Mahabharata Bhishma Parva Chapter 40

Mahabharata Bhishma Parva (Bhagavat-Gita Parva) Chapter 40
Bhagavad Gita Chapter XVI

The Holy One said, 'Fearlessness, purity of heart, perseverance in (the pursuit of) knowledge and Yoga meditation, gifts, self-restraint, sacrifice, study of the Vedas, ascetic penances, uprightness,[1] abstention from injury, truth, freedom from anger, renunciation, tranquillity, freedom from reporting other's faults, compassion for all creatures, absence of covetousness, gentleness, modesty, absence of restlessness, vigour, forgiveness, firmness, cleanliness, absence of quarrelsomeness, freedom from vanity,—these become his, O Bharata, who is born to godlike possessions. Hypocrisy, pride, conceit, wrath, rudeness and ignorance, are, O son of Pritha, his who is born to demoniac possessions. God-like possessions are deemed to be for deliverance; the demoniac for bondage. Grieve not, O son of Pandu, for thou art born to god-like possessions. (There are) two kinds of created beings in this world, viz., the god-like and the demoniac. The god-like have been described at length. Hear now, from me, O son of Pritha, about the demoniac. Persons of demoniac nature know not inclination or disinclination. Neither purity, nor good conduct, nor truth exist in them.[2] They say that the universe is void of truth, of guiding principle, (and) of ruler; produced by the union of one another (male and female) from lust, and nothing else. Depending on this view, these men of lost selves, little intelligence, and fierce deeds, these enemies (of the world), are born for the destruction of the universe.[3] Cherishing desires that are insatiable, and endued with hypocrisy, conceit and folly, they adopt false notions through delusion and engage in unholy practices. Cherishing boundless thoughts limited by death (alone), and regarding the enjoyment of (their) desires as the highest end, they are persuaded that that is all. Fettered by the hundred nooses of hope, addicted to lust and wrath, they covet to obtain this wealth to-day,—This I will obtain later,—This wealth I have,—This (wealth) will be mine in addition,—This foe hath been slain by me,—I will slay even others,—I am lord,—I am the enjoyer,—I am successful, powerful, happy,—I am rich and of noble birth,—Who else is there that is like me?—I will sacrifice,—I will make gifts,—I will be merry,—thus deluded by ignorance, tossed about by numerous thoughts, enveloped in the meshes of delusion, attached to the enjoyment of objects of desire, they sink into foul hell. Self-conceited, stubborn, filled with the pride and intoxication of wealth, they perform sacrifices that are nominally so, with hypocrisy and against the (prescribed) ordinance. Wedded to vanity, power, pride, lust and wrath, these revilers hate Me in their own bodies and those of others.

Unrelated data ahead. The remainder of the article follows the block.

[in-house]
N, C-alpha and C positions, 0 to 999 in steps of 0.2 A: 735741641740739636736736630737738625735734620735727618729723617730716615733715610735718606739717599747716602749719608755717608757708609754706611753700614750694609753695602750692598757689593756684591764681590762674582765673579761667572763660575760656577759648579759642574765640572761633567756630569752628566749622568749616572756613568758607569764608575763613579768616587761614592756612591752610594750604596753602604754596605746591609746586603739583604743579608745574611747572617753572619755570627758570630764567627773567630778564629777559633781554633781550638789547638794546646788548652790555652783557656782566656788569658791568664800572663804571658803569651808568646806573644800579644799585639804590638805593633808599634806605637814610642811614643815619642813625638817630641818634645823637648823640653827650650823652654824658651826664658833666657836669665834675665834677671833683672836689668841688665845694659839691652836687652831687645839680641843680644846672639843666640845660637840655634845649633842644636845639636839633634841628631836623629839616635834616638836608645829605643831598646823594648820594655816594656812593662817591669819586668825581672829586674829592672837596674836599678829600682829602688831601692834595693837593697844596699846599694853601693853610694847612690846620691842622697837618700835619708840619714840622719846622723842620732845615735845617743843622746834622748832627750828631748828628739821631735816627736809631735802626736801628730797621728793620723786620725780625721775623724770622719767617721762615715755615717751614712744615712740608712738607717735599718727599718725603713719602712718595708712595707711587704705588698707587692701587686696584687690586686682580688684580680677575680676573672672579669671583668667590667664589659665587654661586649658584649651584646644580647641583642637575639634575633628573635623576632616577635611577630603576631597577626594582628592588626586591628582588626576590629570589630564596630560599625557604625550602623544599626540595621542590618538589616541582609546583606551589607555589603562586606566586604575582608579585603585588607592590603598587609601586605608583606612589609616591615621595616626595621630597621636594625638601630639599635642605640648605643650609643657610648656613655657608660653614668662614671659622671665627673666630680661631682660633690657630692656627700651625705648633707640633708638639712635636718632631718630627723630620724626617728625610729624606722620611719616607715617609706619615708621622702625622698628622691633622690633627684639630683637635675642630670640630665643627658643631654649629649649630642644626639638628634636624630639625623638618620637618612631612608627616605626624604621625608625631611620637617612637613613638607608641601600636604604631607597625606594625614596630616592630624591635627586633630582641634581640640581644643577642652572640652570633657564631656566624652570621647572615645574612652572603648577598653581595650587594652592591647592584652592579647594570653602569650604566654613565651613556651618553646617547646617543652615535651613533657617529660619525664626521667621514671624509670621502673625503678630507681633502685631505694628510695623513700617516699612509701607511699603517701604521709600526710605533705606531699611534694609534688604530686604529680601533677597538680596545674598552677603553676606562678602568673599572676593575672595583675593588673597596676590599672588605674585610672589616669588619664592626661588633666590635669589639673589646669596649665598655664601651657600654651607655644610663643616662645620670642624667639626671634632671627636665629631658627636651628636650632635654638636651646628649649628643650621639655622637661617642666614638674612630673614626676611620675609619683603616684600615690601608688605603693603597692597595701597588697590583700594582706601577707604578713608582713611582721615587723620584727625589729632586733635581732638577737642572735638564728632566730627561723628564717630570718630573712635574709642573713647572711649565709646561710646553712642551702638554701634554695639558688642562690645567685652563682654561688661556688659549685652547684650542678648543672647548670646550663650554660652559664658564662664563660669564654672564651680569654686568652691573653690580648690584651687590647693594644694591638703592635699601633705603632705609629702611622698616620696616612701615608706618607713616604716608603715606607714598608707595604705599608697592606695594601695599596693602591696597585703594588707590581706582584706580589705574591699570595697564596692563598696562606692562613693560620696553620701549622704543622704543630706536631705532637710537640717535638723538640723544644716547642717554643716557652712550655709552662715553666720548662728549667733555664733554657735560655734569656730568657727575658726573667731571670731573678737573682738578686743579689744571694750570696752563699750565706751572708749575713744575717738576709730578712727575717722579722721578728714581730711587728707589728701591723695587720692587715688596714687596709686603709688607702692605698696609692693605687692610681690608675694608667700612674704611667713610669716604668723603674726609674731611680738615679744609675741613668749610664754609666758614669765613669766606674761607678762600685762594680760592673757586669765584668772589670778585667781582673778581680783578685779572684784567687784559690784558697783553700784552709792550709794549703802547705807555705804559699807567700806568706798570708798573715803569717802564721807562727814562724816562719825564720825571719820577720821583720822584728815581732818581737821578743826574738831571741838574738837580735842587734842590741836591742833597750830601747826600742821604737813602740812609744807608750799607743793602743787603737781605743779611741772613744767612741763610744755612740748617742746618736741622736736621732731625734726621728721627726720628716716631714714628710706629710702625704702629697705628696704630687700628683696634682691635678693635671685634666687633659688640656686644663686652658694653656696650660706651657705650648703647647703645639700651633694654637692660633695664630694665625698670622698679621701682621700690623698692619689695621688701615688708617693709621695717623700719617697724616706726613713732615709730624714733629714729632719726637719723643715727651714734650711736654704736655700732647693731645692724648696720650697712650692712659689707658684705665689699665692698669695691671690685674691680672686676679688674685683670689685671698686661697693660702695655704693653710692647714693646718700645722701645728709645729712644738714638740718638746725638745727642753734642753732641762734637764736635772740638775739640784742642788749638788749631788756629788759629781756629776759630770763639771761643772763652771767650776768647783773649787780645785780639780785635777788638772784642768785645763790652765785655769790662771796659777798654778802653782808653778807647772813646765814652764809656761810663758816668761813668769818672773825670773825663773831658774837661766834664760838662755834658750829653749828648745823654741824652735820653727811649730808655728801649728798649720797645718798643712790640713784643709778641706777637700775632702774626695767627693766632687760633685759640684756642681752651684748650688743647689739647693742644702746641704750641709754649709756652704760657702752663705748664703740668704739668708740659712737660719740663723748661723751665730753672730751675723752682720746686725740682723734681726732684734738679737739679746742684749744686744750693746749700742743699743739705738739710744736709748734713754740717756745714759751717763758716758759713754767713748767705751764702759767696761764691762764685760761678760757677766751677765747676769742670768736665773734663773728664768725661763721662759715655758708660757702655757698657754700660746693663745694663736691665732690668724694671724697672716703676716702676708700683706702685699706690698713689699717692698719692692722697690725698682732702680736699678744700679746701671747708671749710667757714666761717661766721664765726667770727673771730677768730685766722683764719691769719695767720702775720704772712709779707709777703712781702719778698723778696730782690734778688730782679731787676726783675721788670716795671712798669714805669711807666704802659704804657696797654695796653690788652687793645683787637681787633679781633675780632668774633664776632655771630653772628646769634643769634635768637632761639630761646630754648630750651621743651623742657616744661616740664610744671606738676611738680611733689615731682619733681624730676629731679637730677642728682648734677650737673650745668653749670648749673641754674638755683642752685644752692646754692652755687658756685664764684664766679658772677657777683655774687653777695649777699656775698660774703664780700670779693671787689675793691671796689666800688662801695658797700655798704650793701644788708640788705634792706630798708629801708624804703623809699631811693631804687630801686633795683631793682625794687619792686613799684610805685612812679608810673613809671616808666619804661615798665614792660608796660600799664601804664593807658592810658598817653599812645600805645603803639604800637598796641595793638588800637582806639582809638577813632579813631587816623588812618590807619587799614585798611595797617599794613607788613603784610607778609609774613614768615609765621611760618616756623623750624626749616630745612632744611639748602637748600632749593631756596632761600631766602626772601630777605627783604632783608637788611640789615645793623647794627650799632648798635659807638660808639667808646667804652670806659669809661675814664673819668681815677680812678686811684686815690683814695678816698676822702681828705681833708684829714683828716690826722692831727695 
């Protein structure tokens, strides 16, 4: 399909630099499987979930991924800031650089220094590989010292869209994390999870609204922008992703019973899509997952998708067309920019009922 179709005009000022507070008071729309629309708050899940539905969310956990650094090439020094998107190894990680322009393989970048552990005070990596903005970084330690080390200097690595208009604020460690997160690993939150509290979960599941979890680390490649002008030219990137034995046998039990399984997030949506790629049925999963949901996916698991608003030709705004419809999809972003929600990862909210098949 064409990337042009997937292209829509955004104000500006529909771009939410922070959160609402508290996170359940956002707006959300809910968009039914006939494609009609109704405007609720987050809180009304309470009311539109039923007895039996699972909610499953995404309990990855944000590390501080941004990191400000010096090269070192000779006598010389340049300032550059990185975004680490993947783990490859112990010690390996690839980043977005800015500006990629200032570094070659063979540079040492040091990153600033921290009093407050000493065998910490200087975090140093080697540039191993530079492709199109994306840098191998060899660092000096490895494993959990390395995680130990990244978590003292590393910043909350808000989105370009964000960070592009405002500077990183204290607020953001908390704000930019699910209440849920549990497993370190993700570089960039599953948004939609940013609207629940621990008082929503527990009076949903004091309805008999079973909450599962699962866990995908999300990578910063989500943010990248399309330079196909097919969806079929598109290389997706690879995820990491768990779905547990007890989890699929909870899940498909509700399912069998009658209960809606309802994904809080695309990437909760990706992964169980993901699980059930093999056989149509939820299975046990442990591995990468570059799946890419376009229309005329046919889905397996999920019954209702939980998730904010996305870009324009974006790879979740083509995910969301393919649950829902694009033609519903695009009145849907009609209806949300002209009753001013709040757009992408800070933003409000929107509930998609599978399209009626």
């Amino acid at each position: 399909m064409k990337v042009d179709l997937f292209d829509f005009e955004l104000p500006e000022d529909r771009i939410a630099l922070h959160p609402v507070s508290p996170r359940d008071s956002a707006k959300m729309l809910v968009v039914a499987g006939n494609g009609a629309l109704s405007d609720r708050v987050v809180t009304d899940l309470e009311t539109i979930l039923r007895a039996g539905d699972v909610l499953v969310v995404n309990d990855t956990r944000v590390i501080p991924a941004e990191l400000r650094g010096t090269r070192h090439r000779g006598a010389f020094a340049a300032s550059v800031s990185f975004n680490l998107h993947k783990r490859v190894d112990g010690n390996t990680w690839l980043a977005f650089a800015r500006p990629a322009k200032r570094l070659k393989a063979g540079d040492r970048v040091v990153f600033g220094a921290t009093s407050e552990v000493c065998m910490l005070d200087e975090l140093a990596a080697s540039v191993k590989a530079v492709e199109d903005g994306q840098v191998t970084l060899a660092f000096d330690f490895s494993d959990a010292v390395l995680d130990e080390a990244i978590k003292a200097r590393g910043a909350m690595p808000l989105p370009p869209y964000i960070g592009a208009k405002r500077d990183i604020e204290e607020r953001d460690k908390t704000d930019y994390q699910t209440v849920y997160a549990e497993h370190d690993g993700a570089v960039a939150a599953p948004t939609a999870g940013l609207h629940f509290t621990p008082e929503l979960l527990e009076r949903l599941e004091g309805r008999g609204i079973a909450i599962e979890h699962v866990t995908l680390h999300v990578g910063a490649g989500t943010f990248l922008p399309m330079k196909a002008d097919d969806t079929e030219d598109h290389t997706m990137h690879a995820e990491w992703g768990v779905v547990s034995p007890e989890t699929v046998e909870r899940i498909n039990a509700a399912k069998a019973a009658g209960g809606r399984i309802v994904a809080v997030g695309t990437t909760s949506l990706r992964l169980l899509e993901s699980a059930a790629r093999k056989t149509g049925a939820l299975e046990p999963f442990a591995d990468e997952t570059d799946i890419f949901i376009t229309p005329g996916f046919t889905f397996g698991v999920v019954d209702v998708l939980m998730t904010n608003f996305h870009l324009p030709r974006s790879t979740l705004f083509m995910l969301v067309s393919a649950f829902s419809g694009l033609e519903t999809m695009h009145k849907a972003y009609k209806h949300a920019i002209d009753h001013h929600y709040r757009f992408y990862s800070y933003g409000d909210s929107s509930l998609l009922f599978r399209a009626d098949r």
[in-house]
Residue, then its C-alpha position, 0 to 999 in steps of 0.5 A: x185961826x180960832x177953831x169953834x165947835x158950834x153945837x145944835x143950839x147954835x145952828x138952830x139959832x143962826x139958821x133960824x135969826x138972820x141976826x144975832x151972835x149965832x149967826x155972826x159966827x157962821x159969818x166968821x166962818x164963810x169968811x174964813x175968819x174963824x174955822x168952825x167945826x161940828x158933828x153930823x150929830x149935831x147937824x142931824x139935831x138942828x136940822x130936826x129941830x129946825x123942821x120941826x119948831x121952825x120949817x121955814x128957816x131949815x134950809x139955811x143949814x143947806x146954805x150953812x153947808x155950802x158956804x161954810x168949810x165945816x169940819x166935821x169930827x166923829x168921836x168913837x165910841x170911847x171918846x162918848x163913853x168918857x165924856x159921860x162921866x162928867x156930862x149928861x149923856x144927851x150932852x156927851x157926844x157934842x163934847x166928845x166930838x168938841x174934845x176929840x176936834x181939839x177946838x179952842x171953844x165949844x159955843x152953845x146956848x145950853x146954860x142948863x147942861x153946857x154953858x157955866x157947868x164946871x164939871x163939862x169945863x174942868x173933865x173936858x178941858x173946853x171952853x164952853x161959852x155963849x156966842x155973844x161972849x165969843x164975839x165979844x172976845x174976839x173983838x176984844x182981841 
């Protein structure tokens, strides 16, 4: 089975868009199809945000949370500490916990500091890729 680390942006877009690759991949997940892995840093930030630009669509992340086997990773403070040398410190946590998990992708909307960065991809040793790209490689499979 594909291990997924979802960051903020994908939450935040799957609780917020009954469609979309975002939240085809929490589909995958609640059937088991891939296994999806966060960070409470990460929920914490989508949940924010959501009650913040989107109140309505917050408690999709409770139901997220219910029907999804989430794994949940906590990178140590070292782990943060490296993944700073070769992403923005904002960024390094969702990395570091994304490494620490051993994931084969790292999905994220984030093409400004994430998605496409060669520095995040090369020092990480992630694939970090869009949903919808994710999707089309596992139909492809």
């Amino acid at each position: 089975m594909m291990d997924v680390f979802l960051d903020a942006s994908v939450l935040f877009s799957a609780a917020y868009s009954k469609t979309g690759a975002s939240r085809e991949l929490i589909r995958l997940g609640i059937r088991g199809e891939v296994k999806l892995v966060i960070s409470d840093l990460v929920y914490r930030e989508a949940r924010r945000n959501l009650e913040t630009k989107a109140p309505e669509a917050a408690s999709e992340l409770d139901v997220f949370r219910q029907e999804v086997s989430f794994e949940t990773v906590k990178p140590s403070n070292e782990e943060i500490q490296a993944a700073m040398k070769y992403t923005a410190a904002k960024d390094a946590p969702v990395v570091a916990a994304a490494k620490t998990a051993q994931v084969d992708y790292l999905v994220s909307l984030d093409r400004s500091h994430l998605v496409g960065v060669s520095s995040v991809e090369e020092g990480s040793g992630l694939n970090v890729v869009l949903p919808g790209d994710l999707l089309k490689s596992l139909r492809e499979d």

These haters (of Me), cruel, the vilest among men, and unholy, I hurl continually down into demoniac wombs. Coming into demoniac wombs, deluded birth after birth, they, O son of Kunti, without attaining to Me go down to the vilest state. Three-fold is the way to hell, ruinous to the self, viz., lust, wrath, likewise avarice. Therefore, these three, one should renounce. Freed from these three gates of darkness, a man, O son of Kunti, works out his own welfare, and then repairs to his highest goal. He who, abandoning the ordinances of the scriptures, acts only under the impulses of desire, never attains to perfection, nor happiness, nor the highest goal. Therefore, the scriptures should be thy authority in determining what should be done and what should not be done. It behoveth thee to do work here, having ascertained what hath been declared by the ordinances of the scriptures.'"



  1. I adopt Sankara's explanation of the last compound of the first line of this sloka. Sreedhara explains it differently.
  2. Prabritti I render "inclination" and Nivritti as "disinclination." The inclination is, as all the commentators explain, towards righteous actions, and the disinclination, consequently, is about all unrighteous actions. K. T. Telang renders these words as "action" and "inaction". Mr. Davies, following the French version of Burnouf, takes them to mean "the creation and its end.
  3. Sankara seems to connect the genitive Jagatas with achitas Sreedhara connects it (which is natural) with Kshayaya, which I accept.